January 1988
Volume 29, Issue 1
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Articles  |   January 1988
Lighting conditions and retinal development in goldfish: absolute visual sensitivity.
Author Affiliations
  • M K Powers
    Department of Psychology, Vanderbilt University, Nashville, TN 37240.
  • C J Bassi
    Department of Psychology, Vanderbilt University, Nashville, TN 37240.
  • P A Raymond
    Department of Psychology, Vanderbilt University, Nashville, TN 37240.
Investigative Ophthalmology & Visual Science January 1988, Vol.29, 37-43. doi:
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      M K Powers, C J Bassi, P A Raymond; Lighting conditions and retinal development in goldfish: absolute visual sensitivity.. Invest. Ophthalmol. Vis. Sci. 1988;29(1):37-43.

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      © ARVO (1962-2015); The Authors (2016-present)

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Abstract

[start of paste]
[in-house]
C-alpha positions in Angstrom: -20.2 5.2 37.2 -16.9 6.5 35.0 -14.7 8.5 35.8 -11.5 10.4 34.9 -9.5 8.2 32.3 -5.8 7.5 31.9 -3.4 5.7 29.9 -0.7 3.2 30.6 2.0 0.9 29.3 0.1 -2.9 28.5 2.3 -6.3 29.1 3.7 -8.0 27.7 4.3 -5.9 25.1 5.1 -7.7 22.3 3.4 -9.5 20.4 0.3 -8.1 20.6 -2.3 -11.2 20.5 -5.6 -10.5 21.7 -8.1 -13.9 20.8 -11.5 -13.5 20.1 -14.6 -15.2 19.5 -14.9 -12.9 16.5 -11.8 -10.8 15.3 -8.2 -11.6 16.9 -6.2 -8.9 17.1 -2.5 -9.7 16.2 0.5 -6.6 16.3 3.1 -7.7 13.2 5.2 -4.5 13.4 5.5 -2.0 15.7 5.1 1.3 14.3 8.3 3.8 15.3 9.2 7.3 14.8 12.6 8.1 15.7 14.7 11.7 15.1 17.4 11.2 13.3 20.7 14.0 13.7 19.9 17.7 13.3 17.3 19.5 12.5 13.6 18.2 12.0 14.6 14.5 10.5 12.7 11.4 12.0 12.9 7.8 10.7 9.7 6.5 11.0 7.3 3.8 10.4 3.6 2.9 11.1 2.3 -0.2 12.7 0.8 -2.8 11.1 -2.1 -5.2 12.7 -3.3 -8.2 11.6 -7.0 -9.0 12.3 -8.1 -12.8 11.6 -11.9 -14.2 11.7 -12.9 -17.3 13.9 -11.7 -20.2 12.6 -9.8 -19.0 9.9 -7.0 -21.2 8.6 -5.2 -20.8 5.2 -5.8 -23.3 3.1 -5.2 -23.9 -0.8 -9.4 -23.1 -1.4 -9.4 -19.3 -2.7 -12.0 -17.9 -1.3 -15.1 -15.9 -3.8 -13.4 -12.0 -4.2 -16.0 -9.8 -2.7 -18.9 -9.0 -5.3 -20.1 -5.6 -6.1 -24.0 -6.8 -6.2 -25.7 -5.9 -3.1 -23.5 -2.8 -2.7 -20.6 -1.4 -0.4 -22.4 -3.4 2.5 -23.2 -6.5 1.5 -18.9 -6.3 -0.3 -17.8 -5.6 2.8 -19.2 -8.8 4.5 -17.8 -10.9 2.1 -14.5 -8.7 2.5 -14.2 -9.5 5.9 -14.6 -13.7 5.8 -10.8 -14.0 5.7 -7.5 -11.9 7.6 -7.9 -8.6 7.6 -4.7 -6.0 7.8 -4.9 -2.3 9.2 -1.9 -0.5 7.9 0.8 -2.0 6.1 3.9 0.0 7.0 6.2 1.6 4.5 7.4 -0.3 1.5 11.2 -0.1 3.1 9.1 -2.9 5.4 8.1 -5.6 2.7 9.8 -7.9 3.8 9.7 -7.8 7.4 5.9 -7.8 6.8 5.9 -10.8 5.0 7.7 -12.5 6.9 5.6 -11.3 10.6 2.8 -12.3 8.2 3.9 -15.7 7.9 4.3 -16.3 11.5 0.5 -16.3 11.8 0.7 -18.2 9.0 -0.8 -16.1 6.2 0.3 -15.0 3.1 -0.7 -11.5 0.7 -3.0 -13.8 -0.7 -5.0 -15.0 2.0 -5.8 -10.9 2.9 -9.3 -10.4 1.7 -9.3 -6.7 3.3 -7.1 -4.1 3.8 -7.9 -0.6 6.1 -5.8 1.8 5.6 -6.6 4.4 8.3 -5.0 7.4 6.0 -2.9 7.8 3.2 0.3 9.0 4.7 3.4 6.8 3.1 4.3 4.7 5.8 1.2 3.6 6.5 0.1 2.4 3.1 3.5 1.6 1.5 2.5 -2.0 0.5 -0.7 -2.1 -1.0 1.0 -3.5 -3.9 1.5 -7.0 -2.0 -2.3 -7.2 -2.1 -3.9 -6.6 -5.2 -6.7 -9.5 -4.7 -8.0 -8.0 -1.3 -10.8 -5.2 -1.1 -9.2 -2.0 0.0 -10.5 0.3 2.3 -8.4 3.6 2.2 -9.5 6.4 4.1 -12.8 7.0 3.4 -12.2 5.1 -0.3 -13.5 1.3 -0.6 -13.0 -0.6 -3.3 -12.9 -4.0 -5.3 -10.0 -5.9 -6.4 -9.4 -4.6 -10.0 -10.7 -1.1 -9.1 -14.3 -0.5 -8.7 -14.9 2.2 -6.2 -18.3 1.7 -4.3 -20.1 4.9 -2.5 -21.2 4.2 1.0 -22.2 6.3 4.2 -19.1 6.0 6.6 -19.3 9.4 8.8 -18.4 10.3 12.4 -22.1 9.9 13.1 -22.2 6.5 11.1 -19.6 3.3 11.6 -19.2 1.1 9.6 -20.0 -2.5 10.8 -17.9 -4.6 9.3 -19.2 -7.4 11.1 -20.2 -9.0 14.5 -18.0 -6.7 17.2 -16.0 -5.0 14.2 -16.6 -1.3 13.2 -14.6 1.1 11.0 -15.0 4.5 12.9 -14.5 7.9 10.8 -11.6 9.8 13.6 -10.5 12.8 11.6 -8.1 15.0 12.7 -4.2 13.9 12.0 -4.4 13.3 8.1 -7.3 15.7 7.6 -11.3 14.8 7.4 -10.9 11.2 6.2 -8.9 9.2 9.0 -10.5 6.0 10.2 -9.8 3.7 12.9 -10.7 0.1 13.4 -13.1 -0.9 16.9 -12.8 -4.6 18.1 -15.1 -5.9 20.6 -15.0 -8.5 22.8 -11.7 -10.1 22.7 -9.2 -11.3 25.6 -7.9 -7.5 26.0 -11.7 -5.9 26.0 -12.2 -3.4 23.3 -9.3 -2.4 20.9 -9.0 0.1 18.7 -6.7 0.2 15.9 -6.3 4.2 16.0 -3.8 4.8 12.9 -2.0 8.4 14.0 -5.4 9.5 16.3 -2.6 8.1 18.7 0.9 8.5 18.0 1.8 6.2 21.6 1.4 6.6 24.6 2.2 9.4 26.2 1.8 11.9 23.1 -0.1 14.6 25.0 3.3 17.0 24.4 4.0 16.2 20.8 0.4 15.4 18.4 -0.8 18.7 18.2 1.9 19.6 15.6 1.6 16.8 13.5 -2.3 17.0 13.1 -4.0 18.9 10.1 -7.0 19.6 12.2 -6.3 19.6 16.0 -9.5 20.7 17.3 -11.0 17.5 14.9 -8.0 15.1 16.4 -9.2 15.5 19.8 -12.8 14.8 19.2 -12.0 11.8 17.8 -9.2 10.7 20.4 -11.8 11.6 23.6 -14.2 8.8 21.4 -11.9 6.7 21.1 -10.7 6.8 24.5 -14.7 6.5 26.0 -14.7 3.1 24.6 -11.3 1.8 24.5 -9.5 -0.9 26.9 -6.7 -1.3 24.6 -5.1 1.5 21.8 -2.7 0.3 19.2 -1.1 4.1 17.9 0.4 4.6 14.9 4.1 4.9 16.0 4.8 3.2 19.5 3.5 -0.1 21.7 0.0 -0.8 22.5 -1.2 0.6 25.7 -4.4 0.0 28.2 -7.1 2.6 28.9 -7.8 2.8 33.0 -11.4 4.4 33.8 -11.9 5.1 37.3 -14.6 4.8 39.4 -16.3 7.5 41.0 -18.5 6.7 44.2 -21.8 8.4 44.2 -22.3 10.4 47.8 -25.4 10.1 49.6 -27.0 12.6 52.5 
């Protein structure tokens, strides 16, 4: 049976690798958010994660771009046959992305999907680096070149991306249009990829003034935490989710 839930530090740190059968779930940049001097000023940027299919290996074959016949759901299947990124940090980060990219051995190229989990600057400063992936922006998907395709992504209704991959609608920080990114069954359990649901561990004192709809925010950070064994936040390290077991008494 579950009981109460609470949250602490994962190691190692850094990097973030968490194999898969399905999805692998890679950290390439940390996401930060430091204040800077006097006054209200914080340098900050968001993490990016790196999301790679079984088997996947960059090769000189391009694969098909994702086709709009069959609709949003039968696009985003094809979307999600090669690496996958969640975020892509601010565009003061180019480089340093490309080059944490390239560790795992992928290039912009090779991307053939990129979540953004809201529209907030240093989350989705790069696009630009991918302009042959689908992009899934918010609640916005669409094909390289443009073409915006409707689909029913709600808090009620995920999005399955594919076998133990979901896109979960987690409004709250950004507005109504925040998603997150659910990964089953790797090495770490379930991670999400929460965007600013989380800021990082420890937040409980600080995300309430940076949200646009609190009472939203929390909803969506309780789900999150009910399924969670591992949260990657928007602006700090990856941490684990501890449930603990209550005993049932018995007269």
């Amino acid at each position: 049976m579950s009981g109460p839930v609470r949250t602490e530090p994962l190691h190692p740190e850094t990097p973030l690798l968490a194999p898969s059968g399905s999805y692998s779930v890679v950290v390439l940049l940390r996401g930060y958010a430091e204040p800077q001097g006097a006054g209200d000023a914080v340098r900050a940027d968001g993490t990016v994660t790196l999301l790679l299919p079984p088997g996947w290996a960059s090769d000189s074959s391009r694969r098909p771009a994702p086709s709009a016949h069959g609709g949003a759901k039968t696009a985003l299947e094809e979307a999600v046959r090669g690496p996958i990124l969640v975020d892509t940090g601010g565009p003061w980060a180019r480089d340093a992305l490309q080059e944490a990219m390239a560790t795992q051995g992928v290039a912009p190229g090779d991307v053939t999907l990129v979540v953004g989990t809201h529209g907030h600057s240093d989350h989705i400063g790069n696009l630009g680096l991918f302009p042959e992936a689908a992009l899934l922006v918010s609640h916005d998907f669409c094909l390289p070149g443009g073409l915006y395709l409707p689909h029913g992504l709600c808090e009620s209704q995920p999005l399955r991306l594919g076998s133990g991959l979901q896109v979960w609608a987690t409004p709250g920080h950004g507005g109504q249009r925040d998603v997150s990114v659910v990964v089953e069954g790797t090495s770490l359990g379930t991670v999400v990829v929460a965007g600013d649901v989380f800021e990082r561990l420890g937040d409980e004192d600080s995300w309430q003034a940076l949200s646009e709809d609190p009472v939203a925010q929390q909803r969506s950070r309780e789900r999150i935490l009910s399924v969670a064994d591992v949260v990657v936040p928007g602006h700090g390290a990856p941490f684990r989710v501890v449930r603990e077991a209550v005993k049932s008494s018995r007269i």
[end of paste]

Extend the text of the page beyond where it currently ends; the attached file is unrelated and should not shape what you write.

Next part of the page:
Goldfish (Carassius auratus) were reared from hatching in constant light (340 lux), cyclic light (12 hr 320 lux, 12 hr dark) or constant dark. Absolute visual threshold was determined psychophysically in animals that still responded to visual stimuli after 1-3 years of exposure, by means of a classically conditioned respiration suppression technique wherein animals were presented with different intensities of large diffuse flashes of monochromatic light. Fish reared in constant light and fish reared in cyclic light responded reliably to stimuli above threshold, but fish reared in constant light were on average 0.58 log unit less sensitive at 532 nm, near the peak of the rod action spectrum. Two of the four fish reared in darkness did not respond to the stimuli, and thus could not be conditioned, and another fish reared in darkness responded only occasionally; threshold could not be measured in these three fish. The one fish reared in darkness that responded consistently enough to be conditioned was more than 5 log units less sensitive than normally reared fish on the first day of testing, and became progressively less sensitive over the next 2 days. Rearing under constant dark or constant light had no obvious effect on spectral sensitivity at absolute threshold. The effect of rearing in constant light on absolute threshold correlates with morphological changes in rod density, but the effect of rearing in constant darkness does not.

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